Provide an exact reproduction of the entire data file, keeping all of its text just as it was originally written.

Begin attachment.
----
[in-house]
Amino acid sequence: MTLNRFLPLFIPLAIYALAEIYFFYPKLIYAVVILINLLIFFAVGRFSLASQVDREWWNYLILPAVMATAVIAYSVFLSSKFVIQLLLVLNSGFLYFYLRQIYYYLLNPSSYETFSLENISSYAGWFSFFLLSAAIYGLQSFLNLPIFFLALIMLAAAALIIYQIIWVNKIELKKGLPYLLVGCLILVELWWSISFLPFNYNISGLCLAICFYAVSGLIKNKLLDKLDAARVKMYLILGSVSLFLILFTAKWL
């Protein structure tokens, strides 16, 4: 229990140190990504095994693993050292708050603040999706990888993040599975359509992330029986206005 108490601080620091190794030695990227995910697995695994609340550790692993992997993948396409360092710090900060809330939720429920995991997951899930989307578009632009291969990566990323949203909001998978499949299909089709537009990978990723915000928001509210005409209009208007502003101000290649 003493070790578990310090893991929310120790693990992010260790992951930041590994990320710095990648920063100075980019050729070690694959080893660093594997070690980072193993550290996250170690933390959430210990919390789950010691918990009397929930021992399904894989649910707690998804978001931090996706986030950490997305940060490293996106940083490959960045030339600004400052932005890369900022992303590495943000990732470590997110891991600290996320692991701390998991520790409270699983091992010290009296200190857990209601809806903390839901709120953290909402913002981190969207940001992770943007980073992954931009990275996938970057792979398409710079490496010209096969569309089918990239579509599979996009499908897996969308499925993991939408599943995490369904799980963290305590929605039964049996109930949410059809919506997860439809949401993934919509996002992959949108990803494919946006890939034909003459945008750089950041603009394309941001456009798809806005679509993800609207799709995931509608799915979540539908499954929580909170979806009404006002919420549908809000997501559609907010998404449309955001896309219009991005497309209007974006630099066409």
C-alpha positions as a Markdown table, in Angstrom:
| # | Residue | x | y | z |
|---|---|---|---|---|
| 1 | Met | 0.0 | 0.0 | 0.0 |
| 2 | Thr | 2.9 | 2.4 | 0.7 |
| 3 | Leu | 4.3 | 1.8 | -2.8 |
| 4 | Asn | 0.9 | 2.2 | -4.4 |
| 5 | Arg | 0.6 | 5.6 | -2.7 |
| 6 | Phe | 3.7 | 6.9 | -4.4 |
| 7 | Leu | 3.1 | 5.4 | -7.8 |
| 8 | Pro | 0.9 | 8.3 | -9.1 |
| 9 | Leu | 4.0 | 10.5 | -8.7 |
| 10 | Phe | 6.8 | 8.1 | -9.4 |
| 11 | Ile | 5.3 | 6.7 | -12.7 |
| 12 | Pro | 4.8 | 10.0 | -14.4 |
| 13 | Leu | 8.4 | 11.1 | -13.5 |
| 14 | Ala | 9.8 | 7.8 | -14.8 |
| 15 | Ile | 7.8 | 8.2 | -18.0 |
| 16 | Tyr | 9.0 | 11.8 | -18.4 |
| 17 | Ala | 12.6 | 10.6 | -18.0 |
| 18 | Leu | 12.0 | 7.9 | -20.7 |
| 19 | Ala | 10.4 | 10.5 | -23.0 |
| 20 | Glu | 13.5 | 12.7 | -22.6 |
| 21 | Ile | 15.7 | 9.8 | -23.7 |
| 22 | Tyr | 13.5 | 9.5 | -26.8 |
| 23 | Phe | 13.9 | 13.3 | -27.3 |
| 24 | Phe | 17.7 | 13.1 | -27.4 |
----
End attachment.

[in-house]
Amino acid sequence: MTLNRFLPLFIPLAIYALAEIYFFYPKLIYAVVILINLLIFFAVGRFSLASQVDREWWNYLILPAVMATAVIAYSVFLSSKFVIQLLLVLNSGFLYFYLRQIYYYLLNPSSYETFSLENISSYAGWFSFFLLSAAIYGLQSFLNLPIFFLALIMLAAAALIIYQIIWVNKIELKKGLPYLLVGCLILVELWWSISFLPFNYNISGLCLAICFYAVSGLIKNKLLDKLDAARVKMYLILGSVSLFLILFTAKWL
């Protein structure tokens, strides 16, 4: 229990140190990504095994693993050292708050603040999706990888993040599975359509992330029986206005 108490601080620091190794030695990227995910697995695994609340550790692993992997993948396409360092710090900060809330939720429920995991997951899930989307578009632009291969990566990323949203909001998978499949299909089709537009990978990723915000928001509210005409209009208007502003101000290649 003493070790578990310090893991929310120790693990992010260790992951930041590994990320710095990648920063100075980019050729070690694959080893660093594997070690980072193993550290996250170690933390959430210990919390789950010691918990009397929930021992399904894989649910707690998804978001931090996706986030950490997305940060490293996106940083490959960045030339600004400052932005890369900022992303590495943000990732470590997110891991600290996320692991701390998991520790409270699983091992010290009296200190857990209601809806903390839901709120953290909402913002981190969207940001992770943007980073992954931009990275996938970057792979398409710079490496010209096969569309089918990239579509599979996009499908897996969308499925993991939408599943995490369904799980963290305590929605039964049996109930949410059809919506997860439809949401993934919509996002992959949108990803494919946006890939034909003459945008750089950041603009394309941001456009798809806005679509993800609207799709995931509608799915979540539908499954929580909170979806009404006002919420549908809000997501559609907010998404449309955001896309219009991005497309209007974006630099066409």
C-alpha positions as a Markdown table, in Angstrom:
| # | Residue | x | y | z |
|---|---|---|---|---|
| 1 | Met | 0.0 | 0.0 | 0.0 |
| 2 | Thr | 2.9 | 2.4 | 0.7 |
| 3 | Leu | 4.3 | 1.8 | -2.8 |
| 4 | Asn | 0.9 | 2.2 | -4.4 |
| 5 | Arg | 0.6 | 5.6 | -2.7 |
| 6 | Phe | 3.7 | 6.9 | -4.4 |
| 7 | Leu | 3.1 | 5.4 | -7.8 |
| 8 | Pro | 0.9 | 8.3 | -9.1 |
| 9 | Leu | 4.0 | 10.5 | -8.7 |
| 10 | Phe | 6.8 | 8.1 | -9.4 |
| 11 | Ile | 5.3 | 6.7 | -12.7 |
| 12 | Pro | 4.8 | 10.0 | -14.4 |
| 13 | Leu | 8.4 | 11.1 | -13.5 |
| 14 | Ala | 9.8 | 7.8 | -14.8 |
| 15 | Ile | 7.8 | 8.2 | -18.0 |
| 16 | Tyr | 9.0 | 11.8 | -18.4 |
| 17 | Ala | 12.6 | 10.6 | -18.0 |
| 18 | Leu | 12.0 | 7.9 | -20.7 |
| 19 | Ala | 10.4 | 10.5 | -23.0 |
| 20 | Glu | 13.5 | 12.7 | -22.6 |
| 21 | Ile | 15.7 | 9.8 | -23.7 |
| 22 | Tyr | 13.5 | 9.5 | -26.8 |
| 23 | Phe | 13.9 | 13.3 | -27.3 |
| 24 | Phe | 17.7 | 13.1 | -27.4 |